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Understanding the “Parts” of Medicare + –
There are four different parts of the Medicare program (Parts A, B, C and D), each designed to cover a different aspect of your healthcare needs. Because Original Medicare (Parts A and B) was not designed to cover everything, many people opt for a Part D prescription drug plan, or simply choose a Medicare Advantage plan (Part C) which often includes prescription drug, dental, and vision coverage. Here is a breakdown of how each of the Parts functions:
Part A(Original Medicare)
Covers hospital stays, nursing facility stays, and, in some circumstances, hospice care. If you or your spouse has been working and paying taxes to Medicare for 10 years, there is no monthly premium for Part A.
Part B(Original Medicare)
Covers medical care services like doctor visits and outpatient services and procedures. There is a premium for Part B, which is calculated based on your income tax returns from two years ago.
Also known as Medicare Advantage, is offered through a private insurance company and covers everything covered in Parts A and B, and often includes coverage for prescription drugs, as well as supplemental benefits like dental, vision and hearing. There can be a monthly premium for these plans, however many insurers do offer $0 plan premium options.
Prescription drug coverage is offered through private insurance companies that contract with the government. Many Medicare Advantage plans (Part C) include prescription drug coverage. Purchasing a separate Part D plan is not necessary in these cases. When purchased as a standalone plan, there is a separate monthly premium for Part D. It is important to note that, except for a few special circumstances, the rules for Medicare Advantage do not allow you to purchase medical coverage from one insurer and standalone drug coverage from another.
What is the difference between Medicare Advantage and Medicare Supplement (MediGap)? + –
Medicare Advantage (also known as Medicare Part C) includes the same coverages offered under Medicare Parts A and B and will often have prescription drug coverage (Part D), dental, vision and other supplemental benefits. These plans are offered through private insurance companies that are contracted with the federal government; however, you are limited to doctors and facilities within your HMO or PPO network. There can be a monthly premium payment in Medicare Advantage; however, many insurers offer plans with $0 monthly premium options. Medicare Advantage plans may offer more comprehensive coverage at a lower cost than Original Medicare plus a MediGap plan.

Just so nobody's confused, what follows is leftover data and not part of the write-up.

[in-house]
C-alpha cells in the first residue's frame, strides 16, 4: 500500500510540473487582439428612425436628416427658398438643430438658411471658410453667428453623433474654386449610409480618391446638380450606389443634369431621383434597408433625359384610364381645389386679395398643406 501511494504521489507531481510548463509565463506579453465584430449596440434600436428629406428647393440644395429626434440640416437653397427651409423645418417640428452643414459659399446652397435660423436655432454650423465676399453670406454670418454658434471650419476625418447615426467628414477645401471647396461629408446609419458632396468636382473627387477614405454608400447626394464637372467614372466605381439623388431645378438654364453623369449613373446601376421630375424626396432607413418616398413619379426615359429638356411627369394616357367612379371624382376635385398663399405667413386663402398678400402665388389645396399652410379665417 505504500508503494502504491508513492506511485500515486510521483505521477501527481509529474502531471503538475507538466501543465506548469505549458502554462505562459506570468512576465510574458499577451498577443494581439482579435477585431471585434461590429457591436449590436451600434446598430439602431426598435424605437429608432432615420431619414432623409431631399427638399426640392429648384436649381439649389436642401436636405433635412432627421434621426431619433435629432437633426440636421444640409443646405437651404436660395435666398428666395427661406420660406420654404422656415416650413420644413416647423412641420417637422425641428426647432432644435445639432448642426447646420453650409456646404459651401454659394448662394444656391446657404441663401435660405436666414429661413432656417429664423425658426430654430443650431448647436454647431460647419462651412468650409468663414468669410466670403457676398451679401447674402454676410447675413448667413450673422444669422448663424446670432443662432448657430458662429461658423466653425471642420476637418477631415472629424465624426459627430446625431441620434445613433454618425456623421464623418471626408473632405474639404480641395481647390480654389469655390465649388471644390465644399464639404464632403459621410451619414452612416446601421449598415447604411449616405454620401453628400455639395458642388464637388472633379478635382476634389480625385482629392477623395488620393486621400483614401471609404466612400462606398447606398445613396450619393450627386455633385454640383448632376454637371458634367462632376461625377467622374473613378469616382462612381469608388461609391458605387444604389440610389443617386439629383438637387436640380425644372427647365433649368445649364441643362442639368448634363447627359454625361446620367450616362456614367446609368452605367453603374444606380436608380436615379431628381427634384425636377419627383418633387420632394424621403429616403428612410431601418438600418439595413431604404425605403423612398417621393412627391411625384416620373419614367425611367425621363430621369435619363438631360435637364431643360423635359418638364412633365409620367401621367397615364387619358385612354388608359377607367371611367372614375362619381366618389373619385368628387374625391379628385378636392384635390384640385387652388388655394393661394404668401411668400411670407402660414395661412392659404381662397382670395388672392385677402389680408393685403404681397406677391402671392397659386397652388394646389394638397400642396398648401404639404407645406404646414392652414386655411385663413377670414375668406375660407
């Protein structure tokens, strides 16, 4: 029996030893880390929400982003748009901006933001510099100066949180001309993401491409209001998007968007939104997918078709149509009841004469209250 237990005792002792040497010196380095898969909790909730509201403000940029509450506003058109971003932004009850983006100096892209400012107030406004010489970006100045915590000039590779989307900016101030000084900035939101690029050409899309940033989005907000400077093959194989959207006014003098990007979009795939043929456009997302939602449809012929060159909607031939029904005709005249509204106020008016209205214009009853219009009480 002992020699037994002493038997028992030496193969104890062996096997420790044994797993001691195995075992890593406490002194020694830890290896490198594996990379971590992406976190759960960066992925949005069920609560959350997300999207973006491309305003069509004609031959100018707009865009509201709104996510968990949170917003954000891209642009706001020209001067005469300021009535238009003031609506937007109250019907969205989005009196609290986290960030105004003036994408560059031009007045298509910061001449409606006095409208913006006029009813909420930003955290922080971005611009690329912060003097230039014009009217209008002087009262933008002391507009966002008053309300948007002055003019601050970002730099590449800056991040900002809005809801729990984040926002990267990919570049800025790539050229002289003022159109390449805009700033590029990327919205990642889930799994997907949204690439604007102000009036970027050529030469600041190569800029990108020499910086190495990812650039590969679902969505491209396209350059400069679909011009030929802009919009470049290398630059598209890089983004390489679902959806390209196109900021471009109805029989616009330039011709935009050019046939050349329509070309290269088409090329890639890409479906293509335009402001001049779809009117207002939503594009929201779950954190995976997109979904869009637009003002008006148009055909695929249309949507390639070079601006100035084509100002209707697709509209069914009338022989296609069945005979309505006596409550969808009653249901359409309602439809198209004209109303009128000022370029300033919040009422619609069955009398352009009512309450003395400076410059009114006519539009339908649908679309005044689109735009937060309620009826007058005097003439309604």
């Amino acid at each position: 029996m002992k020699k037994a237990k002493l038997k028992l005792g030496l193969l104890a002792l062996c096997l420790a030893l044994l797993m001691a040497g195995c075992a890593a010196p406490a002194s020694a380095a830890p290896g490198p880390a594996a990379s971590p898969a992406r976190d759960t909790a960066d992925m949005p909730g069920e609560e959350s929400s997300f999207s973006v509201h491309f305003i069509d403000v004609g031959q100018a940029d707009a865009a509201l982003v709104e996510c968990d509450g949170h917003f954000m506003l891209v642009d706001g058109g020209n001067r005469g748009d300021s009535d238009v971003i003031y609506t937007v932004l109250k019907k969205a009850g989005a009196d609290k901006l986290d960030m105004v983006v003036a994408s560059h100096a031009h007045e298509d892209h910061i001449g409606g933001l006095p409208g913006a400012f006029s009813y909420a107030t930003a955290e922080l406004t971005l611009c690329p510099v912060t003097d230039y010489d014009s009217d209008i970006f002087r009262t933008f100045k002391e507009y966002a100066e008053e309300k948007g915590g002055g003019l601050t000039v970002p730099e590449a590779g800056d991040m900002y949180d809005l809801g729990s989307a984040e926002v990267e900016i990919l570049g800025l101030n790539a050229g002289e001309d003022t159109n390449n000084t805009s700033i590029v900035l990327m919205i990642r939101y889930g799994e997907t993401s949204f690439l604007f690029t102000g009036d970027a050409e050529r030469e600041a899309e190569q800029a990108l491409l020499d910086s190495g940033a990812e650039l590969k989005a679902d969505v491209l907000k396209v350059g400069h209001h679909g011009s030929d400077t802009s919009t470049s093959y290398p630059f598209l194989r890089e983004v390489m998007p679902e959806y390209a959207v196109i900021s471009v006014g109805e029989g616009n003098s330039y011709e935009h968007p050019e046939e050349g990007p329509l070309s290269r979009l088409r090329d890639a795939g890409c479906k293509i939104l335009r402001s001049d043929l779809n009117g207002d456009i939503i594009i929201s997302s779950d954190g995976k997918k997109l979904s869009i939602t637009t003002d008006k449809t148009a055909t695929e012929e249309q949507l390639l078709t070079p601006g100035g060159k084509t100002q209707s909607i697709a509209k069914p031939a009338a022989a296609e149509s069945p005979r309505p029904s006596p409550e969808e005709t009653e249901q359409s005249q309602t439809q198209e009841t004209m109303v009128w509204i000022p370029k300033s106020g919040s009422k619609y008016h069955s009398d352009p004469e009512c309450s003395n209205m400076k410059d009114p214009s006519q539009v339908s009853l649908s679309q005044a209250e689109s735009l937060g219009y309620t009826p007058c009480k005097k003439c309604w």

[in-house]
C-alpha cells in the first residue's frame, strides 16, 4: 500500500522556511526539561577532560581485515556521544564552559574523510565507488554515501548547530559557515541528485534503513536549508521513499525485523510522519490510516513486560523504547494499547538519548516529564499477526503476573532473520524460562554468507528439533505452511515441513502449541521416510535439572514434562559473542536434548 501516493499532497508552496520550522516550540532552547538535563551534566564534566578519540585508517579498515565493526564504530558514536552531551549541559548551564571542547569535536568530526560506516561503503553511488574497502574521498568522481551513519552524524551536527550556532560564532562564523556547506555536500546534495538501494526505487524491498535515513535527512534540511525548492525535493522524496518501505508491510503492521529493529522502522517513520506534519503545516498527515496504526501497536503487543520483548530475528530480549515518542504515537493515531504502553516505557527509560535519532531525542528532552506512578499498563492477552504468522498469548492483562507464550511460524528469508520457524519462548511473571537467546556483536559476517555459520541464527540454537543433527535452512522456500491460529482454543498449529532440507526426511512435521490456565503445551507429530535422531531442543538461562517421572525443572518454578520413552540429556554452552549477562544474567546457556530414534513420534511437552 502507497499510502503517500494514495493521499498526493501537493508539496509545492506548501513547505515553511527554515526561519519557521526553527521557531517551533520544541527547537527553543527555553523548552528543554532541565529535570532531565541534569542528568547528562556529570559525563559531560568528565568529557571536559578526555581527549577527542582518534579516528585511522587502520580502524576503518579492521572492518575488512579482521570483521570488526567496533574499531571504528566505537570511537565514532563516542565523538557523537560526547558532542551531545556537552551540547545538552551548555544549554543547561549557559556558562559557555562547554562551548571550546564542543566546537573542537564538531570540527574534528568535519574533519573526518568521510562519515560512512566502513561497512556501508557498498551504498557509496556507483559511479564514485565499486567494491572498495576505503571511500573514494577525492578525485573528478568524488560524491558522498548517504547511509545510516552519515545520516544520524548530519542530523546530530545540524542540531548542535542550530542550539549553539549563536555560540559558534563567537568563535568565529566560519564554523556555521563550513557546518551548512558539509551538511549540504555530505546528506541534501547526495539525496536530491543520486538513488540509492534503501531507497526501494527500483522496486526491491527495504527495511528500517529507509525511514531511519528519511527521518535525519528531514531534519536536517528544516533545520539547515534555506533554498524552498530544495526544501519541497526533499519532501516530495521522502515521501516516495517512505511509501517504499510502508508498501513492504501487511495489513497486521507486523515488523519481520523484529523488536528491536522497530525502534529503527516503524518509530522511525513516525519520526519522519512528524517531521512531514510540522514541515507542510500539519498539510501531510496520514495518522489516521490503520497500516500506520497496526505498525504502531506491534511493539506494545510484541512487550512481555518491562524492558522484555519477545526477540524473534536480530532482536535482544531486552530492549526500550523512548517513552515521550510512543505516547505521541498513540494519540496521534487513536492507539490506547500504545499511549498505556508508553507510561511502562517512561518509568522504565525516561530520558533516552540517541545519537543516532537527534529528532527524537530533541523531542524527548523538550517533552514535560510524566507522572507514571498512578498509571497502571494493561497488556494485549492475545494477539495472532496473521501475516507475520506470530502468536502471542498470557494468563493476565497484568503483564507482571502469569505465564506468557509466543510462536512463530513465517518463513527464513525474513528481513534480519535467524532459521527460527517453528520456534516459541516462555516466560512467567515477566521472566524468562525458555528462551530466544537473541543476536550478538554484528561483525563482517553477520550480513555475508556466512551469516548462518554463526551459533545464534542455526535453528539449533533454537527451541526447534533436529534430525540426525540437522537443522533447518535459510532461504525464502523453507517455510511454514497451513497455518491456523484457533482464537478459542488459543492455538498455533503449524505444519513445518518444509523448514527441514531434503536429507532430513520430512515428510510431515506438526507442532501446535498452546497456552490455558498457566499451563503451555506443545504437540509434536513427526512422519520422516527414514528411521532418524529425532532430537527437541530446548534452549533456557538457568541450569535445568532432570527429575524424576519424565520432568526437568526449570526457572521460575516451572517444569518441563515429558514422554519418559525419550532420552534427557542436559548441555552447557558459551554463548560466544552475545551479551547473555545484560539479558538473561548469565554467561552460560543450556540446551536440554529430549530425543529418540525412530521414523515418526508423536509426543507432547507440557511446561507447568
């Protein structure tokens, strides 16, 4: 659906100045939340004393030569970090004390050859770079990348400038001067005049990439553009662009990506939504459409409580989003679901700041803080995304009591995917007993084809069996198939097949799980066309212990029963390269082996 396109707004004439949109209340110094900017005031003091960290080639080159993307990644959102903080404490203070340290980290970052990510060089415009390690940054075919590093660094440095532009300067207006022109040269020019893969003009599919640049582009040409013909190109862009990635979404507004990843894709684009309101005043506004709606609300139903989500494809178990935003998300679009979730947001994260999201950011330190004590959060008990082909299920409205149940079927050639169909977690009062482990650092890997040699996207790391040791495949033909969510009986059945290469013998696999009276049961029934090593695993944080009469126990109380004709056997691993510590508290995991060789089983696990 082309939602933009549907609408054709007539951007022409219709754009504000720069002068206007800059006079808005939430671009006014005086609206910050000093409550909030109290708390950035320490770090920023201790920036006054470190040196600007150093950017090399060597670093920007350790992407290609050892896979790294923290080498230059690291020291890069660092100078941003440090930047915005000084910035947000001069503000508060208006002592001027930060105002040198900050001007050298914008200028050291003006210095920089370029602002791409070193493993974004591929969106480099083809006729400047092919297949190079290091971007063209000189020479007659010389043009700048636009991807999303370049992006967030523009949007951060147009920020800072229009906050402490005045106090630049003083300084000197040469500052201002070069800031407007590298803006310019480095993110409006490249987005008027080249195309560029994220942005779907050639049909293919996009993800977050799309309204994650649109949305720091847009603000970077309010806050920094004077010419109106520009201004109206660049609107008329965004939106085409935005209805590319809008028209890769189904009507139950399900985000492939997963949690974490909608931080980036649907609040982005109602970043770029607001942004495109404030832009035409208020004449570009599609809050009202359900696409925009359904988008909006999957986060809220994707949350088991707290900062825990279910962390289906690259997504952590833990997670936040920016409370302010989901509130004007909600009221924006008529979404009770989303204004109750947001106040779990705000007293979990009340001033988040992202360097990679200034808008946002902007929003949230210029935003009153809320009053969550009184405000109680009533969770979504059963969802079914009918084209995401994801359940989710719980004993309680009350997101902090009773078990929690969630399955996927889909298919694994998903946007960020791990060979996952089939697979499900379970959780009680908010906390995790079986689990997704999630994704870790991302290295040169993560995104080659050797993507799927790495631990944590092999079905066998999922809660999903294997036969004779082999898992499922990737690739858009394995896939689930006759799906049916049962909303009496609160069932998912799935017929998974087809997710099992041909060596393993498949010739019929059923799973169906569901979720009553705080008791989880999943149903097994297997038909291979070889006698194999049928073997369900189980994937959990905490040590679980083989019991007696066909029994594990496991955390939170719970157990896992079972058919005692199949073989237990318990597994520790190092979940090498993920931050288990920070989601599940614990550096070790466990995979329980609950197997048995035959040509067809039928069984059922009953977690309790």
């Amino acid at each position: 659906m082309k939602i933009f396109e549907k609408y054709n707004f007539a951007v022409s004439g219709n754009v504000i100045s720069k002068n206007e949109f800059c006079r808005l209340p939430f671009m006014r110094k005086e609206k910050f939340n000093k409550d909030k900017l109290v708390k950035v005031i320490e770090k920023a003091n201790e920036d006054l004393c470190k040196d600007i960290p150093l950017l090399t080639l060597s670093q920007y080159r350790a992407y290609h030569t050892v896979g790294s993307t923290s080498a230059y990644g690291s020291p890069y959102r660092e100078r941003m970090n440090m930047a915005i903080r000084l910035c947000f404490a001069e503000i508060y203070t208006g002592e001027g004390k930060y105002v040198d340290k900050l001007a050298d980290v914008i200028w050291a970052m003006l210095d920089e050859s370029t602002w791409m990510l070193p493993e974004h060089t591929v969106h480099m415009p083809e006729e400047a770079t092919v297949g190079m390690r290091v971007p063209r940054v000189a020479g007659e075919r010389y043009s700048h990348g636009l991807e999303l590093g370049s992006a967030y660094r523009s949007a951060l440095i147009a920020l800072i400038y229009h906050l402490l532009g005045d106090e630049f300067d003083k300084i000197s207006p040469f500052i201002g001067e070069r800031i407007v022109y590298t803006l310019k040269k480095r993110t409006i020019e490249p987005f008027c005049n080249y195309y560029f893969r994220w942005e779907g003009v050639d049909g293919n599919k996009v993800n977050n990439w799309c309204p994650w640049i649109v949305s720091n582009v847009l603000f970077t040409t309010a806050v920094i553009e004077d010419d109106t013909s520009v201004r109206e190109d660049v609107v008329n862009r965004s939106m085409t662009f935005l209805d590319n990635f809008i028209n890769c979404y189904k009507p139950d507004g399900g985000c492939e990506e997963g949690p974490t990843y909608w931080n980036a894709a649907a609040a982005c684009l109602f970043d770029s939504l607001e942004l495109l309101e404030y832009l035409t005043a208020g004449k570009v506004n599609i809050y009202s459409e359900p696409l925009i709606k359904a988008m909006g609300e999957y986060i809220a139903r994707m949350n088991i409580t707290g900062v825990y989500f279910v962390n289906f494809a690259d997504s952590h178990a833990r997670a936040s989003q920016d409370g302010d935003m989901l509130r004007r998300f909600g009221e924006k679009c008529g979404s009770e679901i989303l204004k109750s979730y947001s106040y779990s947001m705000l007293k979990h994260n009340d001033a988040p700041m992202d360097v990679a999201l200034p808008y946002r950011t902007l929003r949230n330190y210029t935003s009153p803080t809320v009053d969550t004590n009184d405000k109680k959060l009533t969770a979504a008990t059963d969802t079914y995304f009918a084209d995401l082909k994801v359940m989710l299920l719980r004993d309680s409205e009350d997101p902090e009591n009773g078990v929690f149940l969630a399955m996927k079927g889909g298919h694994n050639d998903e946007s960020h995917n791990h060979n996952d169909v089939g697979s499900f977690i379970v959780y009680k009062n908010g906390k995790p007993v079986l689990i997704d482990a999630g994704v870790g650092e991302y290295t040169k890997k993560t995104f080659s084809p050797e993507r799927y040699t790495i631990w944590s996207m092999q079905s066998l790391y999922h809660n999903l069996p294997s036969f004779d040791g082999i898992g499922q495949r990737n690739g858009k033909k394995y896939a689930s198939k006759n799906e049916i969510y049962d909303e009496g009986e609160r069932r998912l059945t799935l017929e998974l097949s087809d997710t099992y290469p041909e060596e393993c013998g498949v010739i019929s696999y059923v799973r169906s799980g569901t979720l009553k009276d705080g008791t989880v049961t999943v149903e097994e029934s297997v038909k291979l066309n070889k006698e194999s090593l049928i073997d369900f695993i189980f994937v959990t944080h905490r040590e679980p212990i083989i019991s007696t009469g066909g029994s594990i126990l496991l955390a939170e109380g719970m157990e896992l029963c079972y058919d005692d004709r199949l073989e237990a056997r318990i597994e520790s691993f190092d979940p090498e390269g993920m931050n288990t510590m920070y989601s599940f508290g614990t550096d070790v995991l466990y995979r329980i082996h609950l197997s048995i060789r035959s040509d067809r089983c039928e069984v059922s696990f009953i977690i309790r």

Medicare Supplement (MediGap) is an insurance plan that protects people with Original Medicare and Prescription Drug plans (Parts A, B and D) against many additional costs potentially accrued by a patient. Medicare Supplement plans require a monthly premium in addition to the premiums already being paid for Parts A, B and D.
What is the difference between copay and coinsurance? + –
A copay is a fixed payment that you pay when you receive healthcare services from a doctor or provider. These payments may vary in amount depending on what service is performed, and are typically paid at the time of the visit.
Coinsurance is the concept of shared payment between you and your health insurance provider for eligible healthcare services. Coinsurance payments kick in once you’ve reached your deductible and are typically defined as a percentage of the covered amount (i.e. “You pay 20% coinsurance for covered services”).
What happens if I have a Medicare Advantage plan and get sick while traveling? + –
Generally speaking, you are always covered in the event of a medical emergency anywhere in the country through your plan. These emergencies are categorized as life-threatening. Non-life-threatening healthcare services while traveling may not be covered under your Medicare Advantage plan.
What is the difference between HMO and PPO? + –
HMO (Health Maintenance Organization) plans may offer coverage for in-network services only, but have lower premiums and out-of-pocket costs than PPO plans, as well as smaller deductibles. With HMO plans, you select a primary care physician who coordinates your care and initiates referrals to specialists. Some HMO plans, like BSW SeniorCare Advantage, do not require referrals to specialists.
PPO (Preferred Provider Organization) plans generally have higher premiums than HMO plans, as well as a deductible you must pay out-of-pocket until your health insurance plan kicks in. With PPO plans, you do not have to designate a primary care physician and you may visit any provider in your network without a referral. While PPOs do offer coverage for out-of-network services, your out-of-pocket costs for these services will usually be higher than those for in-network services.
When should I go to urgent care instead of the emergency room? + –
Urgent care services can help you save time and money, as urgent care facilities typically have shorter wait times and lower copayments or coinsurance than emergency room visits. Services you might receive at an urgent care facility could be the following:
- Lab work
- X-ray services
- Treatment for stitches or broken bones
- CT scans
- Flu or cold-like illnesses
Emergency room visits should be reserved for life-threatening occurrences. A trip to the emergency room may be needed if you experience the following:
- Numbness or weakness
- Difficulty speaking or disorientation
- Head injuries or other major traumas
- Loss of vision
- Chest pain, chest pressure, or heart attack
- Uncontrollable bleeding
- Coughing or vomiting up blood